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How do I “train” a kitten to live outside on it’s own?

Question by foxamberfox: How do I “train” a kitten to live outside on it’s own?

My neighbors’ cat had kittens and I would really like to get one. Unfortunately our Great Dane puppy loves to play rough with cats. Cats don’t seem to like him at all. I want to raise this kitten to be an outdoor cat, but I don’t know how to make sure it survives. I don’t really have anywhere to put a box or any kind of bed for the cat. I will able to feed it and give it water, but like I said, I’m not sure where it will sleep. We live out in the country and there are a few other stray cats around here, they all find places to sleep and keep warm. I want this kitten to be able to wander around our yard and play, then come back and eat and sleep, but I don’t really know if that is possible. If anyone has experience raising an outdoor kitten, let me know.

Best answer:

Answer by Stacey W
I would wait until it’s a bit older before you let it out so that it can defend itself and run if something comes at it.
You might think about locking either your dog or the cat in a room for awhile.

Know better? Leave your own answer in the comments!

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  • if you dont have the space inside for the catbox and your dog plays to rough DO NOT GET A CAT!!

    If you have an outdoor only cat what are you going to do if the cat gets hurt and has to be inside while it gets better?

  • keeping cats outdoors is not safe for them, they will experience health problems and will become agressive to humans, try easing your dog into being kind to cats, if he behaves, treat him, if he doesnt, well, dont beat him, but give him a small thump, or grab his snout, dogs hate that and will listen when you do it

  • Please dont get a cat and make it live outside. That is really a bad idea all the way around unless you live on a farm.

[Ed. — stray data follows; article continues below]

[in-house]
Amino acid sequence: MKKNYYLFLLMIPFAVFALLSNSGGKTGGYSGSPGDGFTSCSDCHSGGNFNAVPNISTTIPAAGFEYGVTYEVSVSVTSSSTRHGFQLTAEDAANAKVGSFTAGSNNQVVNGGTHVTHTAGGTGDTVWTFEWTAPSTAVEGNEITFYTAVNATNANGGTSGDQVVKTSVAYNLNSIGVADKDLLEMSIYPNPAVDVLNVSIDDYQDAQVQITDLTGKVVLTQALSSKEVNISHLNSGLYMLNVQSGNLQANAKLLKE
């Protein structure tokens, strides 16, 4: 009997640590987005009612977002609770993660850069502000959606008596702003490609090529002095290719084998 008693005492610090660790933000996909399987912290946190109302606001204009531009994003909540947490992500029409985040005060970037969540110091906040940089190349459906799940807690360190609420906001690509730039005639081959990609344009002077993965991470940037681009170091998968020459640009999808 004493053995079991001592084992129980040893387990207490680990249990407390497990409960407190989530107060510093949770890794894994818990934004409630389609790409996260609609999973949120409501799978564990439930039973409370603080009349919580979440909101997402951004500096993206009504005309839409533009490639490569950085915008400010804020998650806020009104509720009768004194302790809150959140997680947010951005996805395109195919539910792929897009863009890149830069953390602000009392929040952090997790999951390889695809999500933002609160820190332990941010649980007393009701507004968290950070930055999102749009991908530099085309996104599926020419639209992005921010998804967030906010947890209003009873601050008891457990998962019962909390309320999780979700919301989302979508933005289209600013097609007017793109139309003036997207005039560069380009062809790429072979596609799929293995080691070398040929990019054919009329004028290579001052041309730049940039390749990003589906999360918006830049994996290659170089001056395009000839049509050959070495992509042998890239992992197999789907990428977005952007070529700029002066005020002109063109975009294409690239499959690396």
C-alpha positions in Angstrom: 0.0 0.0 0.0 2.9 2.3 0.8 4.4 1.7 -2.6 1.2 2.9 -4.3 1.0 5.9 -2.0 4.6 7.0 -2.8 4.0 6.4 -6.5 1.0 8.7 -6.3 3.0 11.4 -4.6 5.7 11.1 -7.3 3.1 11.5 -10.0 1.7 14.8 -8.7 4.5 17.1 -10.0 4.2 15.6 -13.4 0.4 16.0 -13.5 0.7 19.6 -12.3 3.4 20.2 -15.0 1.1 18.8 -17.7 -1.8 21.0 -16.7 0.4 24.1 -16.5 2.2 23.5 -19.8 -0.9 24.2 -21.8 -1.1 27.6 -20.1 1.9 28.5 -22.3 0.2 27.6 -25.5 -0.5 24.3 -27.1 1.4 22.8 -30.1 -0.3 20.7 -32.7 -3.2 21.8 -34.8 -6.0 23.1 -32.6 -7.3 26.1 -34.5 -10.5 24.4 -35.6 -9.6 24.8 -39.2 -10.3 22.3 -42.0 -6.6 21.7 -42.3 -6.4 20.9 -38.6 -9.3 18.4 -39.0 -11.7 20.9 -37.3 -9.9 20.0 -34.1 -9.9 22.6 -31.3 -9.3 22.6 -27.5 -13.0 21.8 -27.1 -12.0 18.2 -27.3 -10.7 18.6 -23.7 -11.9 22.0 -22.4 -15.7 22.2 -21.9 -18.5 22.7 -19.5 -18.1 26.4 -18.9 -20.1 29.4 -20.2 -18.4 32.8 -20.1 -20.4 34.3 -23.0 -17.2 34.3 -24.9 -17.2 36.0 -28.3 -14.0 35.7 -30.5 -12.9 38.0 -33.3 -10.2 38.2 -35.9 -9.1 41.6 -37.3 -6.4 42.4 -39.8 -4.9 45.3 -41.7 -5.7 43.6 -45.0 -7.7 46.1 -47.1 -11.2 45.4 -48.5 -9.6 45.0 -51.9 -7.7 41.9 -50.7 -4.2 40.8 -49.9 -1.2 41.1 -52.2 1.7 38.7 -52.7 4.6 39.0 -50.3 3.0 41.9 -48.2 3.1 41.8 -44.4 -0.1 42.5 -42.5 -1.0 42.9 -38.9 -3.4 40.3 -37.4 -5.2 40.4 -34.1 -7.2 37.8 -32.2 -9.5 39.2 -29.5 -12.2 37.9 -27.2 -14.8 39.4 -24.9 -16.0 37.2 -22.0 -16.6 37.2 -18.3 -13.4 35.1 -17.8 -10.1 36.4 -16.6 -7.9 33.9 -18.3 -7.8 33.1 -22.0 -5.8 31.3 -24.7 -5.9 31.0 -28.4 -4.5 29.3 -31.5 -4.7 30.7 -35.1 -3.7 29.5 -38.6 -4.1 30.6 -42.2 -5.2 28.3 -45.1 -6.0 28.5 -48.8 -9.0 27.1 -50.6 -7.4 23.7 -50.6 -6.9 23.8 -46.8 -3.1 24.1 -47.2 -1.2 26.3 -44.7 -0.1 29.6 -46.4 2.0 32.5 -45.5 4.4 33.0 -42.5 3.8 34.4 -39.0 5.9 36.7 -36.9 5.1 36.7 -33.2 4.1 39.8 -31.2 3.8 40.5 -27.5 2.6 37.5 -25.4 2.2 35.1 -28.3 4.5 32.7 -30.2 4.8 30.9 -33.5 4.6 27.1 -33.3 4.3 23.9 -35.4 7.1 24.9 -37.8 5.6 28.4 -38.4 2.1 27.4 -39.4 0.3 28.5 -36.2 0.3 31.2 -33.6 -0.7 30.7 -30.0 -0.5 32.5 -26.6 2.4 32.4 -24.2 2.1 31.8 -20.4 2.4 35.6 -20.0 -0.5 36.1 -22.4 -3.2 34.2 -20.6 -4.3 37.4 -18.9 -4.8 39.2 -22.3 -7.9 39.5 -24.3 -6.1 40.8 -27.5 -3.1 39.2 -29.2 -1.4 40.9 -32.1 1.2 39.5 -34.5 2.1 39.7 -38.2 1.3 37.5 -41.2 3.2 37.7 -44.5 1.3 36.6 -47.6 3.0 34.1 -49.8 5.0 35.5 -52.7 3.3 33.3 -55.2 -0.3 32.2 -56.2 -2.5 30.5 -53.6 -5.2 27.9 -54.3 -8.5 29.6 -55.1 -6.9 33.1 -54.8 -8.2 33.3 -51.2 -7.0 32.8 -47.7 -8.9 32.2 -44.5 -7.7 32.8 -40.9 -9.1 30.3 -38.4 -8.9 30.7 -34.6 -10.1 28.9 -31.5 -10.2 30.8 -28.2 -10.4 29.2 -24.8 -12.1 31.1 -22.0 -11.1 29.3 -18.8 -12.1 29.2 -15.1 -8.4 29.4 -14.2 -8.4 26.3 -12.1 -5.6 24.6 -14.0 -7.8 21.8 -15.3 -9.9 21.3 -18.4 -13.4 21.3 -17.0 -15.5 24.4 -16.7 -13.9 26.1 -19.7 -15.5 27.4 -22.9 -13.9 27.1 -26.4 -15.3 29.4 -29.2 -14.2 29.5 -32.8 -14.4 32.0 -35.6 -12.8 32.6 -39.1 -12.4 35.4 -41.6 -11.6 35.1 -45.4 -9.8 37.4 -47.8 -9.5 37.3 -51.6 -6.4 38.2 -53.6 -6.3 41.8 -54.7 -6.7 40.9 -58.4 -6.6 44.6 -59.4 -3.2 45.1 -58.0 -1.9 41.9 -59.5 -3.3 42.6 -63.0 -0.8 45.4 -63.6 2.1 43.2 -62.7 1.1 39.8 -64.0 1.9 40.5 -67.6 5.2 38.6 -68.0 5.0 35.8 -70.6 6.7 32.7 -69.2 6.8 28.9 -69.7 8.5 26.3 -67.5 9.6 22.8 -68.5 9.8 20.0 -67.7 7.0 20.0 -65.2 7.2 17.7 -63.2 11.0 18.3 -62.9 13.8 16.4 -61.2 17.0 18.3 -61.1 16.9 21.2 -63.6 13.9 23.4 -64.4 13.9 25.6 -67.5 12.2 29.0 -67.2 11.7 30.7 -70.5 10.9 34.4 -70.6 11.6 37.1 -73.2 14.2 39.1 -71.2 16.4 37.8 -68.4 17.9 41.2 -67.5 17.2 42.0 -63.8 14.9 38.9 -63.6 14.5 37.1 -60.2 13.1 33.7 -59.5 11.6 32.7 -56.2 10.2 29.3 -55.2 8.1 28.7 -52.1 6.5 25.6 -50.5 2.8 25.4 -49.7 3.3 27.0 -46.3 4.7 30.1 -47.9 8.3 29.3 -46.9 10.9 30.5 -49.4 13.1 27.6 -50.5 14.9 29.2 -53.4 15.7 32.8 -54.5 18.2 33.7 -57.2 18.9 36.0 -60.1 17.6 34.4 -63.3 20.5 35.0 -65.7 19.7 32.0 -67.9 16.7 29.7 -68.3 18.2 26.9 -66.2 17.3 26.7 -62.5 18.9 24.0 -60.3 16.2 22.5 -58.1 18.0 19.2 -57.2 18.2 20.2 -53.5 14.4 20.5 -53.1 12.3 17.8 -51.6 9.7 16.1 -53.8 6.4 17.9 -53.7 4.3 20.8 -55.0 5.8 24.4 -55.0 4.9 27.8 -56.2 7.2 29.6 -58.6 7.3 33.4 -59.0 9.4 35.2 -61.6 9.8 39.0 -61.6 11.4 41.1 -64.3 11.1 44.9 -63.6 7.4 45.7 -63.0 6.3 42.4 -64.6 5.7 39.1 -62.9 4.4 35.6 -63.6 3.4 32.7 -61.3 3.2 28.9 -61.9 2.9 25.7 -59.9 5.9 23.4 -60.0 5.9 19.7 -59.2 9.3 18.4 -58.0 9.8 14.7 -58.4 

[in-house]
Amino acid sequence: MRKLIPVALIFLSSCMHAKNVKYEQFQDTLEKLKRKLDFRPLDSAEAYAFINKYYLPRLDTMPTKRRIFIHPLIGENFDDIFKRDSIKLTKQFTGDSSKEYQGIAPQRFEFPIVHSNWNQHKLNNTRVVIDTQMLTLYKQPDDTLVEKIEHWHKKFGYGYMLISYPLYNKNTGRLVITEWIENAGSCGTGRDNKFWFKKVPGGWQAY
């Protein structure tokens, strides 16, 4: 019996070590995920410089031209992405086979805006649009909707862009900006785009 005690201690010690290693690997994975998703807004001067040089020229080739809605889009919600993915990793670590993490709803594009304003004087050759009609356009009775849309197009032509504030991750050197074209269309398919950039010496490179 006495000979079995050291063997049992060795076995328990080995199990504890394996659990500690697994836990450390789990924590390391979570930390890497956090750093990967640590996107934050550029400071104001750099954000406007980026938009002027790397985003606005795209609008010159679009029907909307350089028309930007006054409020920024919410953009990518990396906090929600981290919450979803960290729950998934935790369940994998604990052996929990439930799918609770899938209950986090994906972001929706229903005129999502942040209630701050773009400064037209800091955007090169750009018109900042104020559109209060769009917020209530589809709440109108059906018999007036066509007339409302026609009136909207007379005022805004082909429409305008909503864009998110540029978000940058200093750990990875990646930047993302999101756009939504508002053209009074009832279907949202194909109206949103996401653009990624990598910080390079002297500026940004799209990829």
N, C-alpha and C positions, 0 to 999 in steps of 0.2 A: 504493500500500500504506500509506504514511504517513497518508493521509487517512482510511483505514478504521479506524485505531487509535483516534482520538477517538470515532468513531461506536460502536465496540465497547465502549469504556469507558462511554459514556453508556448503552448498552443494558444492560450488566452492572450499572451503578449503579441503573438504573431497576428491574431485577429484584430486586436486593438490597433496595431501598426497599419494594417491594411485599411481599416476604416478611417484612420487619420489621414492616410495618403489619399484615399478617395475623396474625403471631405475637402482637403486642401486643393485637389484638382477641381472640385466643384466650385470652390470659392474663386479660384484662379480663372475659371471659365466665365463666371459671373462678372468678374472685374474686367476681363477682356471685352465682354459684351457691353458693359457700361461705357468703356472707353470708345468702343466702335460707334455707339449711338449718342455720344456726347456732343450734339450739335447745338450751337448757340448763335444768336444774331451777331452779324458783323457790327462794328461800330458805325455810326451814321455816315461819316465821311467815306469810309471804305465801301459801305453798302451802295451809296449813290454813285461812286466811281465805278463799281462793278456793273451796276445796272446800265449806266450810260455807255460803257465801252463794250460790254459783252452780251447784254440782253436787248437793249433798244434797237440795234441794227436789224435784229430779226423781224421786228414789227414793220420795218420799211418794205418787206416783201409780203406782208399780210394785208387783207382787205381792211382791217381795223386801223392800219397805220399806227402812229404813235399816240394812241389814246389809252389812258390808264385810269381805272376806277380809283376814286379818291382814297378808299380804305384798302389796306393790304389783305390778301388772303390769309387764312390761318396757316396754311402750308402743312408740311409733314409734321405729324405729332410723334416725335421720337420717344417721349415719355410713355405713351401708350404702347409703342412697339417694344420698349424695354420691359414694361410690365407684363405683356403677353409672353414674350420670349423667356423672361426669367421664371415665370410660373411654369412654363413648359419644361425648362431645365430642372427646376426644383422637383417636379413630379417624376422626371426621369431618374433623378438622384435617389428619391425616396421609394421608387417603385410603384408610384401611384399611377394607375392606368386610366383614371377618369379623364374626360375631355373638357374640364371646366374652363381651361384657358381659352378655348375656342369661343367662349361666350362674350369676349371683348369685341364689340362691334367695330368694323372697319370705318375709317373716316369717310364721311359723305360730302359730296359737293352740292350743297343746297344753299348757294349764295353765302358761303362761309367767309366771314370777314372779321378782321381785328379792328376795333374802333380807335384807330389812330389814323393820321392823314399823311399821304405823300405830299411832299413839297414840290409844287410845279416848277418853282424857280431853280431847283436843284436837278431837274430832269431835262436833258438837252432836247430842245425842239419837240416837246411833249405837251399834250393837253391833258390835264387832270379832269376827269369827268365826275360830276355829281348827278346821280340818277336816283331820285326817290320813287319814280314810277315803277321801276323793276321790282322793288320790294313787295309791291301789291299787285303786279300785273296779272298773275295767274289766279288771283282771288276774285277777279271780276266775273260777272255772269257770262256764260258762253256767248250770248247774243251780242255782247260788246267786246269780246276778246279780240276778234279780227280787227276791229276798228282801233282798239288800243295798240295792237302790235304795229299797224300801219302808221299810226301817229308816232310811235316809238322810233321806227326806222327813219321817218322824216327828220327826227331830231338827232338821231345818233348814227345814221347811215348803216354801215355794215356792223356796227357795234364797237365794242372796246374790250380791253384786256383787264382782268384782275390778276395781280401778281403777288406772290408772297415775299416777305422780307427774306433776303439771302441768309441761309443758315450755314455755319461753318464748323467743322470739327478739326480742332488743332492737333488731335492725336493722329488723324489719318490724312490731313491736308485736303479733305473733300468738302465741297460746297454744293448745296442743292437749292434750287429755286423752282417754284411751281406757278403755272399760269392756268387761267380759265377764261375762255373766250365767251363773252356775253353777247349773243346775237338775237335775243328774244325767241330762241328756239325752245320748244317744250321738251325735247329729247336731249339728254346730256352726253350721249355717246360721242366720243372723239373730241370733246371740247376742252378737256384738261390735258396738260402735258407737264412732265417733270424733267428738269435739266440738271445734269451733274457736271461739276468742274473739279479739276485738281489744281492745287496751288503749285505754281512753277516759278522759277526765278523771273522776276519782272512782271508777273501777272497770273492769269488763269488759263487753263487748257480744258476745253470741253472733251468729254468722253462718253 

• You can’t train a cat to survive on its own outside… it might be okay, but it might not.

    No point in having a pet if you’re just going to leave it wild outside! Leave the kittens for someone who actually wants a pet.

  • You will be putting a tiny kitten in danger of being eaten by hawks, dogs, snakes, or coyotes. It will be in danger of being poisoned, being stolen to be sold to a research lab or fed to a dogfighter’s dog or someone’s snake, and of being hit by a car should it wander into a road or be lying in the wrong spot in your driveway. I would hope you’d have it spayed or neutered but most people who don’t care enough to keep their cats safely indoors don’t care enough to pay for things like vet care (evident by the fact that the kitten is even here to discuss) so I truly hope you spare a kitten the life you have planned for it and let your friend find another hopefully better home where it will be a family member and be cared for properly. Outdoor cats have considerably shorter life spans than indoor cats.

  • Words fail me.

    Have you actually thought this through?

    What happens when the dog gets out into the yard and kills this kitten?

    A baby cat cannot just be left alone, outside, fending for itself. Feeding it isn’t enough – it needs human companionship, love, care, warmth,play and above all someone protecting it from danger at every step.

    What will you do when you find it dead – killed by the local feral male?
    Find it torn to shreds by your playful dog?